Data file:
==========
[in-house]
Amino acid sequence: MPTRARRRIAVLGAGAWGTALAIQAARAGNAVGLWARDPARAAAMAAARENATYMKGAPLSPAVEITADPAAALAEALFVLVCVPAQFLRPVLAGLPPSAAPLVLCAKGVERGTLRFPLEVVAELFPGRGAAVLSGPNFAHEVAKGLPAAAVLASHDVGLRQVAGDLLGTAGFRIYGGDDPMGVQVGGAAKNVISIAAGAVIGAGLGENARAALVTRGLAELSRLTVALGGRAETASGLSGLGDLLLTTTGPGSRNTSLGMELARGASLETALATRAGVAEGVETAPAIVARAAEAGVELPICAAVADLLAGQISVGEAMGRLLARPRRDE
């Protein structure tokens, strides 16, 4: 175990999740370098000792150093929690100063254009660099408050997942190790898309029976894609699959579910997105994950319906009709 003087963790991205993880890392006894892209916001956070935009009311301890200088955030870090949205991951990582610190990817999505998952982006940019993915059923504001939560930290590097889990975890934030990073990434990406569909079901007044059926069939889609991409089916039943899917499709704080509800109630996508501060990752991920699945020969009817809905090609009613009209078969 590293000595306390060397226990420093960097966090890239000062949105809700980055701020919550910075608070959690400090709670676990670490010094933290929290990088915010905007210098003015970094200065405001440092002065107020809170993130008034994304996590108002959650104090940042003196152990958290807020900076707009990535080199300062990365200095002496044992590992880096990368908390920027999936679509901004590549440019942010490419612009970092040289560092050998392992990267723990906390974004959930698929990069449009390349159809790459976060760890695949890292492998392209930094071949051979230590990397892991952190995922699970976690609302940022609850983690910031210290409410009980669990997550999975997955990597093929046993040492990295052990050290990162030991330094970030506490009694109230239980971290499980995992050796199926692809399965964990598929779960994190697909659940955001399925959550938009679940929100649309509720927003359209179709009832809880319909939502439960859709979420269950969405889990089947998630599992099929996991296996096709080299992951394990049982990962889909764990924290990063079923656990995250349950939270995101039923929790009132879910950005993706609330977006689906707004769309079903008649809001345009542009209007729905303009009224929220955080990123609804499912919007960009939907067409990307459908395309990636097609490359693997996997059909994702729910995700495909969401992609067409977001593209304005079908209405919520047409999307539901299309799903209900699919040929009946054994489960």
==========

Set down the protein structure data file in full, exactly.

[in-house]
Amino acid sequence: MPTRARRRIAVLGAGAWGTALAIQAARAGNAVGLWARDPARAAAMAAARENATYMKGAPLSPAVEITADPAAALAEALFVLVCVPAQFLRPVLAGLPPSAAPLVLCAKGVERGTLRFPLEVVAELFPGRGAAVLSGPNFAHEVAKGLPAAAVLASHDVGLRQVAGDLLGTAGFRIYGGDDPMGVQVGGAAKNVISIAAGAVIGAGLGENARAALVTRGLAELSRLTVALGGRAETASGLSGLGDLLLTTTGPGSRNTSLGMELARGASLETALATRAGVAEGVETAPAIVARAAEAGVELPICAAVADLLAGQISVGEAMGRLLARPRRDE
């Protein structure tokens, strides 16, 4: 175990999740370098000792150093929690100063254009660099408050997942190790898309029976894609699959579910997105994950319906009709 003087963790991205993880890392006894892209916001956070935009009311301890200088955030870090949205991951990582610190990817999505998952982006940019993915059923504001939560930290590097889990975890934030990073990434990406569909079901007044059926069939889609991409089916039943899917499709704080509800109630996508501060990752991920699945020969009817809905090609009613009209078969 590293000595306390060397226990420093960097966090890239000062949105809700980055701020919550910075608070959690400090709670676990670490010094933290929290990088915010905007210098003015970094200065405001440092002065107020809170993130008034994304996590108002959650104090940042003196152990958290807020900076707009990535080199300062990365200095002496044992590992880096990368908390920027999936679509901004590549440019942010490419612009970092040289560092050998392992990267723990906390974004959930698929990069449009390349159809790459976060760890695949890292492998392209930094071949051979230590990397892991952190995922699970976690609302940022609850983690910031210290409410009980669990997550999975997955990597093929046993040492990295052990050290990162030991330094970030506490009694109230239980971290499980995992050796199926692809399965964990598929779960994190697909659940955001399925959550938009679940929100649309509720927003359209179709009832809880319909939502439960859709979420269950969405889990089947998630599992099929996991296996096709080299992951394990049982990962889909764990924290990063079923656990995250349950939270995101039923929790009132879910950005993706609330977006689906707004769309079903008649809001345009542009209007729905303009009224929220955080990123609804499912919007960009939907067409990307459908395309990636097609490359693997996997059909994702729910995700495909969401992609067409977001593209304005079908209405919520047409999307539901299309799903209900699919040929009946054994489960």